advantages for lower income countries in both mitigation and sequestration investments, this
market could also become a very important source of North-South transfers to support climate
adaptation.
10
Figure ES-2: Mitigation Credit Allowances (shaded area)
For our sample scenarios, we look at and allowances of credits equal to the
difference between the Progressive an Deferred emission pathways (Figure ES2). Obviously, an infinite variety of allowance schemes are possible, but the
importance of this one is that, while offering flexibility over the transition period, it
leads to the same 2050 emission target (flow) and achieves the same global
GHG stock reduction as the Progressive pathway. Thus we achieve both the
state’s ultimate goal and a more ambitious mitigation pathway for overall GHG
reductions. As we shall see, we also do this much more cost effectively.
It should also be noted that mitigation credits, by outsourcing emission
reductions, might forsake opportunities for in-state innovation. Local pollution is
an important issue because of the unequal distribution of many criteria emissions
around the state, but these are also being targeted at specific mitigation policies
that look to be at least as stringent as overall GHG emission standards. The
foregone innovation issue may also be a important drawback for a higher income,
11
technology-intensive economy like California. The primary drivers of the Golden
State’s superior growth over the last two generations have been education and
innovation, going hand-in-hand to make the state a knowledge-intensive leader in
the global economy. First in information and communication technology (ICT),
then in biotech, and now with clean technology, the state’s R&D supply chain has
delivered solutions for the most dynamic and profitable sectors of modern times.
With the benefits of local environmental quality and innovation in mind, perhaps a
modest premium on abatement cost could be justified.
Uncertainty
A final issue addressed in this analysis is the role of uncertainty. In the past, most
economic assessments are delivered as point estimates, implying somehow that
the forecasting profession can offer deterministic guidance. Particularly when
looking at dynamics in energy markets and long term adjustment processes,
such a perspective is increasingly untenable. For this reason, we implement an
explicit Monte Carlo framework, evaluating each of our scenarios repeatedly
under varying assumptions about three important data uncertainties: energy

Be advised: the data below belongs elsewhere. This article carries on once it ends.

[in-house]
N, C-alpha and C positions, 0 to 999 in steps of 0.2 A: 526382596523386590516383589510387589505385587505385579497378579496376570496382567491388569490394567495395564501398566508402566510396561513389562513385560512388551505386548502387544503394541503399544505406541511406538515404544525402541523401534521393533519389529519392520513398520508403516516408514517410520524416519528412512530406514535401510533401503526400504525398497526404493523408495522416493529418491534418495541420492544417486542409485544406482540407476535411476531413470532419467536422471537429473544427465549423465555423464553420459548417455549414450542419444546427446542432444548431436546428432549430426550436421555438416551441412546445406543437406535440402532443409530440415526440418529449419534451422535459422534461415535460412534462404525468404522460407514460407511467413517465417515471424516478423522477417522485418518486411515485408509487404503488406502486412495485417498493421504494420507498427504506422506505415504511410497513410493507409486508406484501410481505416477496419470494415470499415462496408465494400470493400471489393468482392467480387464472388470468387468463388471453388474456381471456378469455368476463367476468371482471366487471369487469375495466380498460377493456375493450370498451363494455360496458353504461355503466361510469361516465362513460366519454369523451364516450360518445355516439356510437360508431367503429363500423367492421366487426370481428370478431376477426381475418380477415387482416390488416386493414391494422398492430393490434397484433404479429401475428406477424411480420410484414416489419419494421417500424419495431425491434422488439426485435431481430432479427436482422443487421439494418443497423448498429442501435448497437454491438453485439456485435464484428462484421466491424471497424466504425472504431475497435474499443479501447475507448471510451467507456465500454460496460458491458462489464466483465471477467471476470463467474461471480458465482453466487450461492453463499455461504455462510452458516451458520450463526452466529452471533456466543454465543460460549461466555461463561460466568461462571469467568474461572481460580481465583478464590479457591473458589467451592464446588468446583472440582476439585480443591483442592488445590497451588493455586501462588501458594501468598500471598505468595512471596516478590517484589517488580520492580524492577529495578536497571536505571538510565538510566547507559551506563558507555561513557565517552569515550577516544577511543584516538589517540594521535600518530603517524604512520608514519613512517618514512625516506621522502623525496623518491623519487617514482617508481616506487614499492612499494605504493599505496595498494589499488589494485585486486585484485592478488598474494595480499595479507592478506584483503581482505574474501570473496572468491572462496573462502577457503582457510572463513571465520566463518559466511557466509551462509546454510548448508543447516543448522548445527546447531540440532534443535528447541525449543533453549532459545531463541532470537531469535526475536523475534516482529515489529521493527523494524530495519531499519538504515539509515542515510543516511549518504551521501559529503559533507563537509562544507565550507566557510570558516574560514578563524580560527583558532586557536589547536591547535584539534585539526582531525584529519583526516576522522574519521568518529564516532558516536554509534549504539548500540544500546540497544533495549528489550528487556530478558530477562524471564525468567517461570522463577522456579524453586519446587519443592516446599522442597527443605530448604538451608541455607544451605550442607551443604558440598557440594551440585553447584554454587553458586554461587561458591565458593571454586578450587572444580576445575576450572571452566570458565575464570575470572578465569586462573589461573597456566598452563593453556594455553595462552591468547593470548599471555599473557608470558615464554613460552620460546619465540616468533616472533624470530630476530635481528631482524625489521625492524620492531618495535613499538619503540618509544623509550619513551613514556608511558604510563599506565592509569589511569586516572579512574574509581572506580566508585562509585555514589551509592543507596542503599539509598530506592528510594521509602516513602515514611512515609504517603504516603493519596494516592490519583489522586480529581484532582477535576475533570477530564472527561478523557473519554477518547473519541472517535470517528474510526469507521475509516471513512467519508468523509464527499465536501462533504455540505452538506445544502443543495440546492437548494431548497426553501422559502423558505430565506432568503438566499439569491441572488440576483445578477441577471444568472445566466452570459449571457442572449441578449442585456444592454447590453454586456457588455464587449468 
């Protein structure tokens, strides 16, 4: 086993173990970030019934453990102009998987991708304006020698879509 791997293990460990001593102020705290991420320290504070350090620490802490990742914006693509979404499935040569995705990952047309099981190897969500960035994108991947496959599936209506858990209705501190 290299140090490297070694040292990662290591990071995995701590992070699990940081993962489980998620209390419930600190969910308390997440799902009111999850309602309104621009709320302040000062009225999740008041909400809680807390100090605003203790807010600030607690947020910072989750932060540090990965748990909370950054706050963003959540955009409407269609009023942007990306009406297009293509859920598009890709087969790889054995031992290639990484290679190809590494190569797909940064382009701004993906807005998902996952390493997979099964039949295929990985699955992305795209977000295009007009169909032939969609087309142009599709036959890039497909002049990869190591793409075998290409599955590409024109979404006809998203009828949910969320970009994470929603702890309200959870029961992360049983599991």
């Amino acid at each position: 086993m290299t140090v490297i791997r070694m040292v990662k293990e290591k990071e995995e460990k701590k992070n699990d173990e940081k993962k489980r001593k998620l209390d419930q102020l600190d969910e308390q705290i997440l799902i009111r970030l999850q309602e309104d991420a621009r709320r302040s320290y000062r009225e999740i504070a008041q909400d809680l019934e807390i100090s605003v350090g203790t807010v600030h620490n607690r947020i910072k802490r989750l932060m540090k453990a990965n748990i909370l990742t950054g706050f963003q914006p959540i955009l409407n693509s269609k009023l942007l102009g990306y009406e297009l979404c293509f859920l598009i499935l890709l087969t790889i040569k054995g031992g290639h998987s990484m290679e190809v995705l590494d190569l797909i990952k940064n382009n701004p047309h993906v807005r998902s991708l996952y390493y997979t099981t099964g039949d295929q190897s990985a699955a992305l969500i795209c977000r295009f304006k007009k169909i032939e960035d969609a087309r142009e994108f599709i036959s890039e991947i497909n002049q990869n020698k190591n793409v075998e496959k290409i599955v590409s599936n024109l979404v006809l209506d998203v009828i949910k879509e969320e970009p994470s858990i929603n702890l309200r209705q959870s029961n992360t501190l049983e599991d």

prices, technology costs, and price sensitivity of electricity demand. The technical
details of this approach are set forth in the full report, but suffice for the present to
say that each scenario was evaluated in 1000 replications around a distribution of
the three variables just mentioned.
Electric Vehicle Adoption
Most informed observers now recognize that California cannot realistically expect
to achieve 80% decarbonization without a fundamental transition of its
transportation system to electric power. Alternative fuels can be important
sources of mitigation in the near term, but they cannot displace enough
conventional fuel emissions to get us to 2050 with current population growth
12
trends and known technologies for biofuel production and distribution. Hydrogen
is an emerging technology that may play an important role, but we do not
evaluate it here.
Our last scenario considers one of many possible adoption pathways for 100%
light duty vehicle fleet electrification, or Battery Electric Vehicle (BEV) adoption,
the Moderate profile in Figure ES-3. This calls for about 7% of new vehicles sales
to be EV by 2025, increasing to 25% by 2030 and 100% by 2050. For
comparison, we also illustrate a CARB proposal for more gradual early adoption,
rapidly accelerating in the final decade.
Figure ES-3: Scenarios for Battery Electric Vehicle Adoption
100%#
Percent#of#Annual#New#Vehicle#Sales#
90%#
80%#
70%#
60%#
50%#
40%#
30%#
20%#
10%#
0%#
2010#
2015#
2020#
2025#
Cunningham/CARB#
2030#
Moderate#
2035#
Early#
2040#
2045#
2050#
Late#
Assuming the Moderate adoption profile for BEVs, along with an assumption of
phasing out hybrid vehicles, we obtain the vehicle fleet transition implemented in
Scenario 9 and illustrated in Figure ES-4. With respect to current levels of BEV
market penetration, this is obviously a very different transportation sector, with far
reaching implications for complementary technologies, infrastructure, electric
power capacity, etc. All these issues require detailed evaluation to be most